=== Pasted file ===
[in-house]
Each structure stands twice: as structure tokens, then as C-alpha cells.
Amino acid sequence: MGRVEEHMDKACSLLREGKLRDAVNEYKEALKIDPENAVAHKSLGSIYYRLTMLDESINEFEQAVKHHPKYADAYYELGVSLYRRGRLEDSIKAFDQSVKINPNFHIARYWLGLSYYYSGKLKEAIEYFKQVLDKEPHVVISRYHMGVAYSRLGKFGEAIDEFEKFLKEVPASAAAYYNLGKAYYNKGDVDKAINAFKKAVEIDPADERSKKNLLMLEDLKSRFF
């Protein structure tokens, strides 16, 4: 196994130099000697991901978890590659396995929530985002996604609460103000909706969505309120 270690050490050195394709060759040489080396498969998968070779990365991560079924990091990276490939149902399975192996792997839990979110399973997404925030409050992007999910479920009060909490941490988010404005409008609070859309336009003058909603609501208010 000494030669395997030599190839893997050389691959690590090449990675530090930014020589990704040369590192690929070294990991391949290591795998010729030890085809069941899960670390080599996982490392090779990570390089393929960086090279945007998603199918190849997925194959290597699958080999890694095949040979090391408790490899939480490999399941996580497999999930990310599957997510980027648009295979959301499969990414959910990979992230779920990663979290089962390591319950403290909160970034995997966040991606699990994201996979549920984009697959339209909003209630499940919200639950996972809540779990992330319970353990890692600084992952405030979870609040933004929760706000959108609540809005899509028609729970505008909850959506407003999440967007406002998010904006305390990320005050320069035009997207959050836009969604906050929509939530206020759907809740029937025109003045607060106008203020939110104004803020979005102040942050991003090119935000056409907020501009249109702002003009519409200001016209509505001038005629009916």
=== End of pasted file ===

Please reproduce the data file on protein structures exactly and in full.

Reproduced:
[in-house]
Each structure stands twice: as structure tokens, then as C-alpha cells.
Amino acid sequence: MGRVEEHMDKACSLLREGKLRDAVNEYKEALKIDPENAVAHKSLGSIYYRLTMLDESINEFEQAVKHHPKYADAYYELGVSLYRRGRLEDSIKAFDQSVKINPNFHIARYWLGLSYYYSGKLKEAIEYFKQVLDKEPHVVISRYHMGVAYSRLGKFGEAIDEFEKFLKEVPASAAAYYNLGKAYYNKGDVDKAINAFKKAVEIDPADERSKKNLLMLEDLKSRFF
């Protein structure tokens, strides 16, 4: 196994130099000697991901978890590659396995929530985002996604609460103000909706969505309120 270690050490050195394709060759040489080396498969998968070779990365991560079924990091990276490939149902399975192996792997839990979110399973997404925030409050992007999910479920009060909490941490988010404005409008609070859309336009003058909603609501208010 000494030669395997030599190839893997050389691959690590090449990675530090930014020589990704040369590192690929070294990991391949290591795998010729030890085809069941899960670390080599996982490392090779990570390089393929960086090279945007998603199918190849997925194959290597699958080999890694095949040979090391408790490899939480490999399941996580497999999930990310599957997510980027648009295979959301499969990414959910990979992230779920990663979290089962390591319950403290909160970034995997966040991606699990994201996979549920984009697959339209909003209630499940919200639950996972809540779990992330319970353990890692600084992952405030979870609040933004929760706000959108609540809005899509028609729970505008909850959506407003999440967007406002998010904006305390990320005050320069035009997207959050836009969604906050929509939530206020759907809740029937025109003045607060106008203020939110104004803020979005102040942050991003090119935000056409907020501009249109702002003009519409200001016209509505001038005629009916």